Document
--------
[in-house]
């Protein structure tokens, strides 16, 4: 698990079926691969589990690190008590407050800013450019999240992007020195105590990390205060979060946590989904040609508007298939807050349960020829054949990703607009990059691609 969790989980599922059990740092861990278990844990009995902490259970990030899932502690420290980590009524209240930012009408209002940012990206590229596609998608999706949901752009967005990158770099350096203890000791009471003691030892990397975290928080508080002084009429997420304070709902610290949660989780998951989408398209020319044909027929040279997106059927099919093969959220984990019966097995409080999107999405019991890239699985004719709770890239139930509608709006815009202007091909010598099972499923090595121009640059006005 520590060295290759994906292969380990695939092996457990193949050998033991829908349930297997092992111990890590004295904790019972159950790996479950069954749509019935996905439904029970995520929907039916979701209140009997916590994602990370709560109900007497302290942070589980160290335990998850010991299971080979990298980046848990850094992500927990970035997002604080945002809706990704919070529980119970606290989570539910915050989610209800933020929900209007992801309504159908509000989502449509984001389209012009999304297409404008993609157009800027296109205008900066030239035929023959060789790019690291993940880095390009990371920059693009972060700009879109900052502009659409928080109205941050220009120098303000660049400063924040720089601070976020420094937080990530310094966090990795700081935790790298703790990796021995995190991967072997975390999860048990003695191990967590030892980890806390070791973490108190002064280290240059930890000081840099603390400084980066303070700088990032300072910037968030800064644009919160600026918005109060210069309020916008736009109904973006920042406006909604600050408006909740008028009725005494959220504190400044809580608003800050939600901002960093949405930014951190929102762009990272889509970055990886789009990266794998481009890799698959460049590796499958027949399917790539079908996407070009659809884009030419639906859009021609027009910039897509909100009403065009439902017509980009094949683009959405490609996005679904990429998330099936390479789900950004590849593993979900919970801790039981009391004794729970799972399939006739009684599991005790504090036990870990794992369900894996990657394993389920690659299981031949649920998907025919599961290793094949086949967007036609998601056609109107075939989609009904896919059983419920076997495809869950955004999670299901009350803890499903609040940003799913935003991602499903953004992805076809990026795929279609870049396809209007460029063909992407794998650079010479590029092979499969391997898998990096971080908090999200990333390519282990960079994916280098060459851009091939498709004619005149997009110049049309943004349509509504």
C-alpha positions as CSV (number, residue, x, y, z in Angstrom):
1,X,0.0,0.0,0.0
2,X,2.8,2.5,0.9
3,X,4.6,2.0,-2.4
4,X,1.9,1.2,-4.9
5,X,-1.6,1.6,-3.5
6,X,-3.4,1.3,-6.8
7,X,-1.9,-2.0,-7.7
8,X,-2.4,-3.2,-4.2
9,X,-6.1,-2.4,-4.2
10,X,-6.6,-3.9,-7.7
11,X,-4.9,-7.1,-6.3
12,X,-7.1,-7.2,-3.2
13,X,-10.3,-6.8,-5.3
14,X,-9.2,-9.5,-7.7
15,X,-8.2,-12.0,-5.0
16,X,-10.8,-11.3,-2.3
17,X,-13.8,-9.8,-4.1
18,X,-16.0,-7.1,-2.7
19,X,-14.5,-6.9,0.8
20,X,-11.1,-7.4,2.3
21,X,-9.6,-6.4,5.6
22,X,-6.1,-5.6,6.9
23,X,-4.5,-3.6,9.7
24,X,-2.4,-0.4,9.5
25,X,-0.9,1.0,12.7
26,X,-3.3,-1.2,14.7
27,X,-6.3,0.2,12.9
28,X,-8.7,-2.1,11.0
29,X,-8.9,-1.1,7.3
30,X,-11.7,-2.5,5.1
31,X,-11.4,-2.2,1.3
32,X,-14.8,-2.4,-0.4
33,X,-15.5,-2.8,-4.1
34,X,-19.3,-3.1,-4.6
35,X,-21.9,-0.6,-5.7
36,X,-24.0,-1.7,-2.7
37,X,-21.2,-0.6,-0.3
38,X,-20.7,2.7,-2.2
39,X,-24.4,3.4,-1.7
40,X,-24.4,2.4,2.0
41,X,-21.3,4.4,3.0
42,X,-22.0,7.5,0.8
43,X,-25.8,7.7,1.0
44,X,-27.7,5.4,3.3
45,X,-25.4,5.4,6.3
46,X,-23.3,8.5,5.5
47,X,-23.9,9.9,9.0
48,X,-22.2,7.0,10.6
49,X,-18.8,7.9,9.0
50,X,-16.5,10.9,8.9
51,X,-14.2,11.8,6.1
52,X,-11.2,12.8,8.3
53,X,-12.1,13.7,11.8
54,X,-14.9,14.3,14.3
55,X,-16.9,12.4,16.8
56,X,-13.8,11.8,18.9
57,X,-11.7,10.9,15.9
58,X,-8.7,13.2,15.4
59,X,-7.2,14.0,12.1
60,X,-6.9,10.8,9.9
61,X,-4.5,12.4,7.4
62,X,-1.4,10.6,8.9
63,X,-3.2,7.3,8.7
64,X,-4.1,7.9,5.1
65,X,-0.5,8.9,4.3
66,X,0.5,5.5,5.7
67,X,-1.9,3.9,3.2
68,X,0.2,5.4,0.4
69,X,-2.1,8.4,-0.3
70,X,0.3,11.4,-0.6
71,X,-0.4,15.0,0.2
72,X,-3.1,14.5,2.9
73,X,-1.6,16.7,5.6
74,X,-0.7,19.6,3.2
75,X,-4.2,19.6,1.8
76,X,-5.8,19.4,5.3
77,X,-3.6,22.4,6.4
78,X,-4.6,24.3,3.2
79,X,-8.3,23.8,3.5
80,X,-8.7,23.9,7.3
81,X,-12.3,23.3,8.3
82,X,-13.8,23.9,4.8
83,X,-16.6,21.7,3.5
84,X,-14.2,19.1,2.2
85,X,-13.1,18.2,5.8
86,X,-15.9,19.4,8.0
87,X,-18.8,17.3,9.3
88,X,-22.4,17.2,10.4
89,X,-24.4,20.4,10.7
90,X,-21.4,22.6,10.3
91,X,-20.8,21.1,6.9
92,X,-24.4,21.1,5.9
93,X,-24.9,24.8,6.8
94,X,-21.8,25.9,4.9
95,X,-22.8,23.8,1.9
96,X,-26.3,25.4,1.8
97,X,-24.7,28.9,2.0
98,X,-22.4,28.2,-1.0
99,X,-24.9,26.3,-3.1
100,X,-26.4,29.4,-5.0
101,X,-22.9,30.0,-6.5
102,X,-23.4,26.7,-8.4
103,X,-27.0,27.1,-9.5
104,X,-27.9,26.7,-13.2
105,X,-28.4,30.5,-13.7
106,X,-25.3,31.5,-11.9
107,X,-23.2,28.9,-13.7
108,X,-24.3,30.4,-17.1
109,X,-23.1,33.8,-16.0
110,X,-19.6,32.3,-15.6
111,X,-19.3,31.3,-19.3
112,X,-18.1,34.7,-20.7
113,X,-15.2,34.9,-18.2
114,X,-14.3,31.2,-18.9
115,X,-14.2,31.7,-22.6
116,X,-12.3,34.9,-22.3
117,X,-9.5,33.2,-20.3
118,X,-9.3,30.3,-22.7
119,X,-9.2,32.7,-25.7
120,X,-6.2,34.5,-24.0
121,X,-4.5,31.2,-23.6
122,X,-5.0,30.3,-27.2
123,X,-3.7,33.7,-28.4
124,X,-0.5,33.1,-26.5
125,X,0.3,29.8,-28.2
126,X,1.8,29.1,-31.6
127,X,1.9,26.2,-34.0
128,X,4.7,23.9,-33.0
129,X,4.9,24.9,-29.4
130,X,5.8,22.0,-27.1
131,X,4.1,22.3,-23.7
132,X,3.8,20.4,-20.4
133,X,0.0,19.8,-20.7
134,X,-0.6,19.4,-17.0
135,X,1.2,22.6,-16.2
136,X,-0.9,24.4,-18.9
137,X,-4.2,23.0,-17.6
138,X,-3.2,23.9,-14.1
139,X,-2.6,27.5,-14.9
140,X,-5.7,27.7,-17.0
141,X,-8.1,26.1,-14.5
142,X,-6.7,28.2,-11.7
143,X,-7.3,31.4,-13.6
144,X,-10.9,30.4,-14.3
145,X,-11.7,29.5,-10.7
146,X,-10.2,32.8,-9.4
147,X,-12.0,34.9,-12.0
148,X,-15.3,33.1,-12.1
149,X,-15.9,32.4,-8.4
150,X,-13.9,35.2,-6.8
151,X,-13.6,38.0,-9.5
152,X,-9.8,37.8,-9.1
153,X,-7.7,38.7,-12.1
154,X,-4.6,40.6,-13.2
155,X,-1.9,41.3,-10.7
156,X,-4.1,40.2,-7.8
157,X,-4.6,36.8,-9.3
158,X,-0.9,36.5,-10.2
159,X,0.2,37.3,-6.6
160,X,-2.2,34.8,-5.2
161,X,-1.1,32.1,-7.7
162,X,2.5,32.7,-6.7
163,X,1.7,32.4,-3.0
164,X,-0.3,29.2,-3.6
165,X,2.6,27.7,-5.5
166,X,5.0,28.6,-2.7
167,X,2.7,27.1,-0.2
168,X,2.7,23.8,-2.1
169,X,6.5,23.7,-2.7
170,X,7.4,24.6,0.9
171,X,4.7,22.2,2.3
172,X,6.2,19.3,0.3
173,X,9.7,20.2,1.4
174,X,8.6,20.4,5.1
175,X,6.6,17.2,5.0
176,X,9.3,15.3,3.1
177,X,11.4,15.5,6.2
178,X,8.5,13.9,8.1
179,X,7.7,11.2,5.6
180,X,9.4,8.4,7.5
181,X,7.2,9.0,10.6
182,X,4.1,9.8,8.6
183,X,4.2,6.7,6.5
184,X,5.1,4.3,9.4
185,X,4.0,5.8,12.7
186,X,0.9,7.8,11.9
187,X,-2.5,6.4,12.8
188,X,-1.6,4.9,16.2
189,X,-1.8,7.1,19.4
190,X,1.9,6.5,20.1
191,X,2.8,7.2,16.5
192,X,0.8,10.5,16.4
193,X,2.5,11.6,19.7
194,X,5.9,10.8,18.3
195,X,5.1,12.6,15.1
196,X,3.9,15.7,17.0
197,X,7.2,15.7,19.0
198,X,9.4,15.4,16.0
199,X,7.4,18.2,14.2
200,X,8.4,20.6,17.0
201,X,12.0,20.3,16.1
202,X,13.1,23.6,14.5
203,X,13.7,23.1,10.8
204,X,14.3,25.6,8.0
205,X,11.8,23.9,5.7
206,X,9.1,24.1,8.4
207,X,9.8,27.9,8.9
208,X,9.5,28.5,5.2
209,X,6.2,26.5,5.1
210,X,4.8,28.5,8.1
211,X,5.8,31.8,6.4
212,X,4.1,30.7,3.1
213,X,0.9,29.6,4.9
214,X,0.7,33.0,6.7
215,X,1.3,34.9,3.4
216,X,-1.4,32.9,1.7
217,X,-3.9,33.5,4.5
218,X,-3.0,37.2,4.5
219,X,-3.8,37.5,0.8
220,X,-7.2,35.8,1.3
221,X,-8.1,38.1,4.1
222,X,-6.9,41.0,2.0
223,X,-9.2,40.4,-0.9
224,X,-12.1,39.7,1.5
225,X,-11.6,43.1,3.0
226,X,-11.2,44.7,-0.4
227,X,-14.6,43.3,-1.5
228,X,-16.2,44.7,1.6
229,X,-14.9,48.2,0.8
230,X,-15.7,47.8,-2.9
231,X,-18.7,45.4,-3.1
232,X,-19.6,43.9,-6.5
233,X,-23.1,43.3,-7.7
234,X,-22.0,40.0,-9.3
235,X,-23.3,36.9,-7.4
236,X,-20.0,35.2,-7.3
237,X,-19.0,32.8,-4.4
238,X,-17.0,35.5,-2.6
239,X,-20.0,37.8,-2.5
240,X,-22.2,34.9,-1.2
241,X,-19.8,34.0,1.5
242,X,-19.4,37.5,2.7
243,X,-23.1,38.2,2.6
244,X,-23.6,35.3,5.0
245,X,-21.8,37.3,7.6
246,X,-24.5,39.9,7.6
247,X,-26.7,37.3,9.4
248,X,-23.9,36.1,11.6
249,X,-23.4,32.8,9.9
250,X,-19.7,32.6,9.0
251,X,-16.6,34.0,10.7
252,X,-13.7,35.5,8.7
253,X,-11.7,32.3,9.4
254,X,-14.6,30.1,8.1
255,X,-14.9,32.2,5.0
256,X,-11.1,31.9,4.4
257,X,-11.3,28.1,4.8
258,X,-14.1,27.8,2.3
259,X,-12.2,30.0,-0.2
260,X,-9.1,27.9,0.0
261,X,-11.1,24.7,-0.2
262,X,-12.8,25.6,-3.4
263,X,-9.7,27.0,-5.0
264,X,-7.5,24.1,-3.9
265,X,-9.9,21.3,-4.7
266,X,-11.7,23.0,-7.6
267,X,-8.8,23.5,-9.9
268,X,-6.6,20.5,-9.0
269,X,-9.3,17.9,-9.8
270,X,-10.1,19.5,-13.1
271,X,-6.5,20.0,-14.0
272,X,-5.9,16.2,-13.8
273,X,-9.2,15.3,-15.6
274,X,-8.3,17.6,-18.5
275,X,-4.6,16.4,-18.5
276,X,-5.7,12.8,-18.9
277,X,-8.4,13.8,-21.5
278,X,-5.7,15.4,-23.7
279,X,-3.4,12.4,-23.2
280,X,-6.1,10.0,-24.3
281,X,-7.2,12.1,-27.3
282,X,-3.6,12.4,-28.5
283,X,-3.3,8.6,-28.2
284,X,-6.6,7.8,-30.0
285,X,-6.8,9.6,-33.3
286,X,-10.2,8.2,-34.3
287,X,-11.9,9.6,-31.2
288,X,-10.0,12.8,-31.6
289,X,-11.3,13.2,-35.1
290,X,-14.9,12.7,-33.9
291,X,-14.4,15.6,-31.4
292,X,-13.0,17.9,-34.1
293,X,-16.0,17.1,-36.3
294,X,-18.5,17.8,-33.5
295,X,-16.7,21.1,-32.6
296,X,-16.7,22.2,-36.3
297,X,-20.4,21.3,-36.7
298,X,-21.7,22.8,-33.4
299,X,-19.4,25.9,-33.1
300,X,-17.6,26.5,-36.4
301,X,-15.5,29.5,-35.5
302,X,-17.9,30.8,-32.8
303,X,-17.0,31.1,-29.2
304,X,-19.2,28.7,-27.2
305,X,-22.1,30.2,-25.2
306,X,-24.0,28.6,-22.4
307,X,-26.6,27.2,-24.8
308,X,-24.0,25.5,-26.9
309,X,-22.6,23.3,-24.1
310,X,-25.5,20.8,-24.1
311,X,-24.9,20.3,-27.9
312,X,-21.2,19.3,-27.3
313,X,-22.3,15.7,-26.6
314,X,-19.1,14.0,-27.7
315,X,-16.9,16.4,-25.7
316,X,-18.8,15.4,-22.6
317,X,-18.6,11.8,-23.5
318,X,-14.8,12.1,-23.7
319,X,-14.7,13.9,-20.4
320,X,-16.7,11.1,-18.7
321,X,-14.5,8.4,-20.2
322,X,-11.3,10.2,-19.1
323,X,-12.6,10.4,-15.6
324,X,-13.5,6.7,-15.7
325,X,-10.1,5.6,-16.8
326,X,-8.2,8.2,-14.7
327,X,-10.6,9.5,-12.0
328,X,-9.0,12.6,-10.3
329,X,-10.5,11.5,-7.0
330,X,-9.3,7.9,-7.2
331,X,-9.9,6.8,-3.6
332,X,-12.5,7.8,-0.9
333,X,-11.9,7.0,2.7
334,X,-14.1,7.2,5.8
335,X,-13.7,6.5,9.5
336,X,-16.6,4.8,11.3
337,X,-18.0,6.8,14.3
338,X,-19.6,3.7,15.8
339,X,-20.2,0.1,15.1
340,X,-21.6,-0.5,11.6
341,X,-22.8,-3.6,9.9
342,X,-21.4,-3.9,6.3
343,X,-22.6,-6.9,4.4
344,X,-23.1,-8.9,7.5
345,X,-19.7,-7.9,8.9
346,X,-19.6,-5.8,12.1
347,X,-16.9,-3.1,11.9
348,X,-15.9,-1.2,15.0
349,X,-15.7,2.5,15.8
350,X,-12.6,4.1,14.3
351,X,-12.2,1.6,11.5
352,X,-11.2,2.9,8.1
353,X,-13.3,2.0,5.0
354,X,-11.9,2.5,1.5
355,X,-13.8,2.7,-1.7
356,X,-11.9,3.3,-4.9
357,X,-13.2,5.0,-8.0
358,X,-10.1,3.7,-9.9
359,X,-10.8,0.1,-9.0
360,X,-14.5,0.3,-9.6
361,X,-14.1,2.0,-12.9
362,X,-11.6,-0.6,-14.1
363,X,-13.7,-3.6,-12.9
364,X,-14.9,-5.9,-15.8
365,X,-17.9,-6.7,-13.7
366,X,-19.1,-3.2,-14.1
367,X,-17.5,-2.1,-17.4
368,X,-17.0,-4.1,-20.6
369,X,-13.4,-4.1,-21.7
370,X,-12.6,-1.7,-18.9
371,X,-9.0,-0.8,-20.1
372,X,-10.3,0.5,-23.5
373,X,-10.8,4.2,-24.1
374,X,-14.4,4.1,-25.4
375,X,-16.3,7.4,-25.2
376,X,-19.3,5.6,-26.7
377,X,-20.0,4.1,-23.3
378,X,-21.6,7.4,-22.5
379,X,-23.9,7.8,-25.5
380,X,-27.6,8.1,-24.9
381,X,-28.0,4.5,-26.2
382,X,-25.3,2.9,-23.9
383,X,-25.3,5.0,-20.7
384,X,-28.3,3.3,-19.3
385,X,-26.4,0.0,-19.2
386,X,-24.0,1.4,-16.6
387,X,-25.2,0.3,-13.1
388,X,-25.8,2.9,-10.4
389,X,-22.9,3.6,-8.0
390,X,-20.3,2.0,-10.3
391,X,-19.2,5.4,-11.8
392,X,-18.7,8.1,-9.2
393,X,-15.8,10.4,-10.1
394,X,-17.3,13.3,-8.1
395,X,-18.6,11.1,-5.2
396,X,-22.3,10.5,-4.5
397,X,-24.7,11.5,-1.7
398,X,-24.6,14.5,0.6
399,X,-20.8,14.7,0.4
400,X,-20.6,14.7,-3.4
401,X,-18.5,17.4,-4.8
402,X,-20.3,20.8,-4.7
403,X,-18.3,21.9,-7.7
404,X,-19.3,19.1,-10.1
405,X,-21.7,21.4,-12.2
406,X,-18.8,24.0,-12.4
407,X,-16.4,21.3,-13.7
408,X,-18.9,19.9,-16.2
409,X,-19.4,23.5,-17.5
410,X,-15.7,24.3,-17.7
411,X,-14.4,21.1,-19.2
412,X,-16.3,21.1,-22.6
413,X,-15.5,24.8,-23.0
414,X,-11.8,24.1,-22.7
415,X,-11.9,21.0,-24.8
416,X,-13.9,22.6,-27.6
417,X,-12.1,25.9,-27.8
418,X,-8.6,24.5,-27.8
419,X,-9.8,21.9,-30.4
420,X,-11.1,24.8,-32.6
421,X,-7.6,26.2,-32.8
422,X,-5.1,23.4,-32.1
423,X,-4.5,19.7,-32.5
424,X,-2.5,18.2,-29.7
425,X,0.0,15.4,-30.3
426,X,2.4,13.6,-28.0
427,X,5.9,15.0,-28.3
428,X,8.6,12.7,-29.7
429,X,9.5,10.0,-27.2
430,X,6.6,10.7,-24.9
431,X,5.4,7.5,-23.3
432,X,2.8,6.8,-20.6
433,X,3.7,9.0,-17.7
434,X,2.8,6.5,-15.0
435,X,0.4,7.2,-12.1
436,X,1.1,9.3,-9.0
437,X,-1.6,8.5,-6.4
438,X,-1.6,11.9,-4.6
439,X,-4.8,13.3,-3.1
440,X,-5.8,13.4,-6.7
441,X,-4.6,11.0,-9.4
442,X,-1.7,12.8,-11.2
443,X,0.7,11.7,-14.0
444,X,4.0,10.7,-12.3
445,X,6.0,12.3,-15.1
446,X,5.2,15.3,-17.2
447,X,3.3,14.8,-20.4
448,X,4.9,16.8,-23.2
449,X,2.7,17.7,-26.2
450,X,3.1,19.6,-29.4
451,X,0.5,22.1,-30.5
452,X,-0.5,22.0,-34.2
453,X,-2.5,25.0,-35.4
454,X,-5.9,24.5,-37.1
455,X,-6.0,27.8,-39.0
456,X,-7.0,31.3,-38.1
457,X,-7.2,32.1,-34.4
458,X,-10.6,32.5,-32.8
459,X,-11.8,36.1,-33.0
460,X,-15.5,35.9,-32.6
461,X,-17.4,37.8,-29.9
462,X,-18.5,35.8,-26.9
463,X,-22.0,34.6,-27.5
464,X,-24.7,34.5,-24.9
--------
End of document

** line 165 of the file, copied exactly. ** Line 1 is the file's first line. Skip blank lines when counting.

162,X,2.5,32.7,-6.7